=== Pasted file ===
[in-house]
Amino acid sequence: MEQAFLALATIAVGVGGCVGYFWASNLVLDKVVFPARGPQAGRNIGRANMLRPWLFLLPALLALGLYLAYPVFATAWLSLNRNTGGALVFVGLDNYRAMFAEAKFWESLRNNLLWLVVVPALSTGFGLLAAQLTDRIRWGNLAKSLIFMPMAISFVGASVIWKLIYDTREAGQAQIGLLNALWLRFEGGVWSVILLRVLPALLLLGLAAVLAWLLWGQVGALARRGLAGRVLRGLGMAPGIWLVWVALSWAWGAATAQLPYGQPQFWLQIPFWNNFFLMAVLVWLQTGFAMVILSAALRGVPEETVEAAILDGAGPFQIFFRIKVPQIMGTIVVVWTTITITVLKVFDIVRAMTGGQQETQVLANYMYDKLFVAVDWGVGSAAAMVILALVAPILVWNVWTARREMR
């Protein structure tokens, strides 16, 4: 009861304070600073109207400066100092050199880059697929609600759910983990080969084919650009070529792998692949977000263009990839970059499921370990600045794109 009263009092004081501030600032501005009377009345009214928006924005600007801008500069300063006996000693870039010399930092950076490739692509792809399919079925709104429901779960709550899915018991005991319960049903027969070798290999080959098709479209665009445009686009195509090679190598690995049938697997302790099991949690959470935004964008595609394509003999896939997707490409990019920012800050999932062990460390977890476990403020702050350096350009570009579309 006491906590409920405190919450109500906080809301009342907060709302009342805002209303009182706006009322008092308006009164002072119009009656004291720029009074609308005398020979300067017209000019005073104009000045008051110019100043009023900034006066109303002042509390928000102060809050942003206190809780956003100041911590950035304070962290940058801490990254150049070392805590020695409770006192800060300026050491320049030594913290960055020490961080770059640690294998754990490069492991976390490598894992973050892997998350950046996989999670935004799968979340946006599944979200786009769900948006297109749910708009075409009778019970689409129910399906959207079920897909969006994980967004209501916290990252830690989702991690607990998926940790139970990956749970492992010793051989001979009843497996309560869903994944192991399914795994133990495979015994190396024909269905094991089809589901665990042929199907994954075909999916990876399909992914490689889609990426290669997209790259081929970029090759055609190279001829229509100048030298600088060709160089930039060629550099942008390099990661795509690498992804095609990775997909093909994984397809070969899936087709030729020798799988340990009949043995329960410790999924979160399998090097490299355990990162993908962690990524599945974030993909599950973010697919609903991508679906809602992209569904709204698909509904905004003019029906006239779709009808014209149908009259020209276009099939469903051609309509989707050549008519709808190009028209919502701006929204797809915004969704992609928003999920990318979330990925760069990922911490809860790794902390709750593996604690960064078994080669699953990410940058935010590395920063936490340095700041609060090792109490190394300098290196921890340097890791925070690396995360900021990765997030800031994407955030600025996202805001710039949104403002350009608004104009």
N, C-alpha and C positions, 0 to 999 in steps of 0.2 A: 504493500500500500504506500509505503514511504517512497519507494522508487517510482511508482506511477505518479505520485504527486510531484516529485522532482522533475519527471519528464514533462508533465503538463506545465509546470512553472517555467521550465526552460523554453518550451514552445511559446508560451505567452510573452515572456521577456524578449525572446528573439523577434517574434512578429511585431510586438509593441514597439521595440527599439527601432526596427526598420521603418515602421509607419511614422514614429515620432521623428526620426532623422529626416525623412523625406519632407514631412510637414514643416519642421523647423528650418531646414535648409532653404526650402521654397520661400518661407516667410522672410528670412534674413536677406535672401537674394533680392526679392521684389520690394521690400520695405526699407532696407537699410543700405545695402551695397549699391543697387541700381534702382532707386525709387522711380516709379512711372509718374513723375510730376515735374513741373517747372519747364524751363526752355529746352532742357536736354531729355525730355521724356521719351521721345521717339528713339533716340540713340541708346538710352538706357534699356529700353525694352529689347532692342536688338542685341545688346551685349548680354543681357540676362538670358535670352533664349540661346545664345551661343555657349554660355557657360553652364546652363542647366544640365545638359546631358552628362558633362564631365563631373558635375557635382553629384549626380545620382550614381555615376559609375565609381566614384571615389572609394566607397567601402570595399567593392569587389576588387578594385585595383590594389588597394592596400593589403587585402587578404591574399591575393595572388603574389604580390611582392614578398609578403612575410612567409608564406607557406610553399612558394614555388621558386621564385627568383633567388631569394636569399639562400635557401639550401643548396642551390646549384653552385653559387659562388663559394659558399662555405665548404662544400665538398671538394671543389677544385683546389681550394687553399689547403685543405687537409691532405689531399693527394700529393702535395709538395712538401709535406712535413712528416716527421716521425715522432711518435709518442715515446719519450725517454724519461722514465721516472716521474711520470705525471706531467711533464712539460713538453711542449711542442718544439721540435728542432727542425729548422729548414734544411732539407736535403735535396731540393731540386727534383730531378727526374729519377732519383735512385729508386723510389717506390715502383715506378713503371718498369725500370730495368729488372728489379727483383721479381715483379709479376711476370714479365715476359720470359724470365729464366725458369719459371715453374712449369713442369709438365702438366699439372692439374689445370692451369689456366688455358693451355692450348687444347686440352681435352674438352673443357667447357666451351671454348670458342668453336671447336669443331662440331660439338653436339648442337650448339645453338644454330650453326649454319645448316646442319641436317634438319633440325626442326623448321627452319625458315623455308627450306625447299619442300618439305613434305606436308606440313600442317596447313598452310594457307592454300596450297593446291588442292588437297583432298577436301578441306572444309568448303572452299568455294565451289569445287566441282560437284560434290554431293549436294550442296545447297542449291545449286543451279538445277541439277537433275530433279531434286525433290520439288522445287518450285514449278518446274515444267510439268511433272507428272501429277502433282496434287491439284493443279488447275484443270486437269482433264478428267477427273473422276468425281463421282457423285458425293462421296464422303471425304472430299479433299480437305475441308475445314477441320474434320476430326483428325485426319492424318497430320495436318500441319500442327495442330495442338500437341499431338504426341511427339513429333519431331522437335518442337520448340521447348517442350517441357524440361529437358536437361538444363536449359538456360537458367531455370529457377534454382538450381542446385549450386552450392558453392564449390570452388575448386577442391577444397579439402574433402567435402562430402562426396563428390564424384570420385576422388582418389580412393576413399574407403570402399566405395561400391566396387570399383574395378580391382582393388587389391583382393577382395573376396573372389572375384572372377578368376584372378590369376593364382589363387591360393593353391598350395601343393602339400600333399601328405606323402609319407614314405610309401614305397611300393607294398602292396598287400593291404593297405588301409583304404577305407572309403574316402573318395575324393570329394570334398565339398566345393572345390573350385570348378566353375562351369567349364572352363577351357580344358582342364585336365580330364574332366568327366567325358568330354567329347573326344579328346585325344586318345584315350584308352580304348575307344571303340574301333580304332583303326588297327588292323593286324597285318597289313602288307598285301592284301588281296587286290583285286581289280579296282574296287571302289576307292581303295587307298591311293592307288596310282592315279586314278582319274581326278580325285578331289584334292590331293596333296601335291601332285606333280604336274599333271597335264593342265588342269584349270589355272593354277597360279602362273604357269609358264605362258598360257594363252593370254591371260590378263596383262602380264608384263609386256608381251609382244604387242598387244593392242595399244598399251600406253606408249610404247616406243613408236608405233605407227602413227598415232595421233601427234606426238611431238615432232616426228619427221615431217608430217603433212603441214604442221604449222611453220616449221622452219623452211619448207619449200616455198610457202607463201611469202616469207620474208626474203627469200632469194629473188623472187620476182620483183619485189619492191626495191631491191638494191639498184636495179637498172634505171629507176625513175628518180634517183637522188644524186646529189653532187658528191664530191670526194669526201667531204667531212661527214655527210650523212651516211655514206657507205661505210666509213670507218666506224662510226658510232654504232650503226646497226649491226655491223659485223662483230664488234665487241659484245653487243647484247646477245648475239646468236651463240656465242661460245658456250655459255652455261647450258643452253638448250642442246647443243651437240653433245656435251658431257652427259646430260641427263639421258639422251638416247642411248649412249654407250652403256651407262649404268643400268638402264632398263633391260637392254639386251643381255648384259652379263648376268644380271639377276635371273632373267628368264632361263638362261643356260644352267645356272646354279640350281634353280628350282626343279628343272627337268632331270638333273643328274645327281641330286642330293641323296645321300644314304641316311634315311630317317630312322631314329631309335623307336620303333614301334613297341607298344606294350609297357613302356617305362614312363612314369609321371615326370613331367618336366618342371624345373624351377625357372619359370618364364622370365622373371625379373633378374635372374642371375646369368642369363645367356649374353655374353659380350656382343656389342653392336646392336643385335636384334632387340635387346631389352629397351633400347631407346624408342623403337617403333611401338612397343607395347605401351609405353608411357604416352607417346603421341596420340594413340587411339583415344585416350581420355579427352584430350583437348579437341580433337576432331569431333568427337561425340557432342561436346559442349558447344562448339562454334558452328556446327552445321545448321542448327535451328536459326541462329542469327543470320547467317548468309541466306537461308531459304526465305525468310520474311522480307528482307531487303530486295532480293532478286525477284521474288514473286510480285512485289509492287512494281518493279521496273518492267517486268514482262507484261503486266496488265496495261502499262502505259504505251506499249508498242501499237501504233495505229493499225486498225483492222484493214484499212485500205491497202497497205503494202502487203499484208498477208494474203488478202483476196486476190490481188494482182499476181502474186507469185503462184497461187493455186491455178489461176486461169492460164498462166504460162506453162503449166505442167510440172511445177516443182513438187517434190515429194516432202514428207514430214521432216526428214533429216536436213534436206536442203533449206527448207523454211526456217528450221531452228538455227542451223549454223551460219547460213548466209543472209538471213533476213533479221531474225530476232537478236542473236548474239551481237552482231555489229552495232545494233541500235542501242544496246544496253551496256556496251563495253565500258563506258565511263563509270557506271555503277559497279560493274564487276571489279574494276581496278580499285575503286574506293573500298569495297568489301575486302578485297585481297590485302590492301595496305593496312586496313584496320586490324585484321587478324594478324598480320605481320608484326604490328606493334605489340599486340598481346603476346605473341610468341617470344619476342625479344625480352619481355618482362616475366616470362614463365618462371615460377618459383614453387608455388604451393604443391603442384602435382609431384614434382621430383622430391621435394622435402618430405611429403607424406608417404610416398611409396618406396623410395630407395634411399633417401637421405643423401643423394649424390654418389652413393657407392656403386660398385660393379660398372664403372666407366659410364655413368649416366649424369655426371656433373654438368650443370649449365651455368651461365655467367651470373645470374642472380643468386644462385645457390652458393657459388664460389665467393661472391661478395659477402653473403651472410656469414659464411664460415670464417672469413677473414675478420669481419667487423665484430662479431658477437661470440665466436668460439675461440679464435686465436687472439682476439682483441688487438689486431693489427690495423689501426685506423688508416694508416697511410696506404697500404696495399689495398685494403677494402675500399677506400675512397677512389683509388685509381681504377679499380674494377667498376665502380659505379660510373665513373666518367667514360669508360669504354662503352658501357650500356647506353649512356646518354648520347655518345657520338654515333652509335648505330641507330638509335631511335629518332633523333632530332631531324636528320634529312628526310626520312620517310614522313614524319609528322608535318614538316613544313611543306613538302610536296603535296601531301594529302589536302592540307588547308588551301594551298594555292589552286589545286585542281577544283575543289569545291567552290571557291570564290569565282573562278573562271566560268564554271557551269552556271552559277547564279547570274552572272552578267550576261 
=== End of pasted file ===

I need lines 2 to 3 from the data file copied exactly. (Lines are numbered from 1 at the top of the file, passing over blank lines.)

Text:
Amino acid sequence: MEQAFLALATIAVGVGGCVGYFWASNLVLDKVVFPARGPQAGRNIGRANMLRPWLFLLPALLALGLYLAYPVFATAWLSLNRNTGGALVFVGLDNYRAMFAEAKFWESLRNNLLWLVVVPALSTGFGLLAAQLTDRIRWGNLAKSLIFMPMAISFVGASVIWKLIYDTREAGQAQIGLLNALWLRFEGGVWSVILLRVLPALLLLGLAAVLAWLLWGQVGALARRGLAGRVLRGLGMAPGIWLVWVALSWAWGAATAQLPYGQPQFWLQIPFWNNFFLMAVLVWLQTGFAMVILSAALRGVPEETVEAAILDGAGPFQIFFRIKVPQIMGTIVVVWTTITITVLKVFDIVRAMTGGQQETQVLANYMYDKLFVAVDWGVGSAAAMVILALVAPILVWNVWTARREMR
């Protein structure tokens, strides 16, 4: 009861304070600073109207400066100092050199880059697929609600759910983990080969084919650009070529792998692949977000263009990839970059499921370990600045794109 009263009092004081501030600032501005009377009345009214928006924005600007801008500069300063006996000693870039010399930092950076490739692509792809399919079925709104429901779960709550899915018991005991319960049903027969070798290999080959098709479209665009445009686009195509090679190598690995049938697997302790099991949690959470935004964008595609394509003999896939997707490409990019920012800050999932062990460390977890476990403020702050350096350009570009579309 006491906590409920405190919450109500906080809301009342907060709302009342805002209303009182706006009322008092308006009164002072119009009656004291720029009074609308005398020979300067017209000019005073104009000045008051110019100043009023900034006066109303002042509390928000102060809050942003206190809780956003100041911590950035304070962290940058801490990254150049070392805590020695409770006192800060300026050491320049030594913290960055020490961080770059640690294998754990490069492991976390490598894992973050892997998350950046996989999670935004799968979340946006599944979200786009769900948006297109749910708009075409009778019970689409129910399906959207079920897909969006994980967004209501916290990252830690989702991690607990998926940790139970990956749970492992010793051989001979009843497996309560869903994944192991399914795994133990495979015994190396024909269905094991089809589901665990042929199907994954075909999916990876399909992914490689889609990426290669997209790259081929970029090759055609190279001829229509100048030298600088060709160089930039060629550099942008390099990661795509690498992804095609990775997909093909994984397809070969899936087709030729020798799988340990009949043995329960410790999924979160399998090097490299355990990162993908962690990524599945974030993909599950973010697919609903991508679906809602992209569904709204698909509904905004003019029906006239779709009808014209149908009259020209276009099939469903051609309509989707050549008519709808190009028209919502701006929204797809915004969704992609928003999920990318979330990925760069990922911490809860790794902390709750593996604690960064078994080669699953990410940058935010590395920063936490340095700041609060090792109490190394300098290196921890340097890791925070690396995360900021990765997030800031994407955030600025996202805001710039949104403002350009608004104009």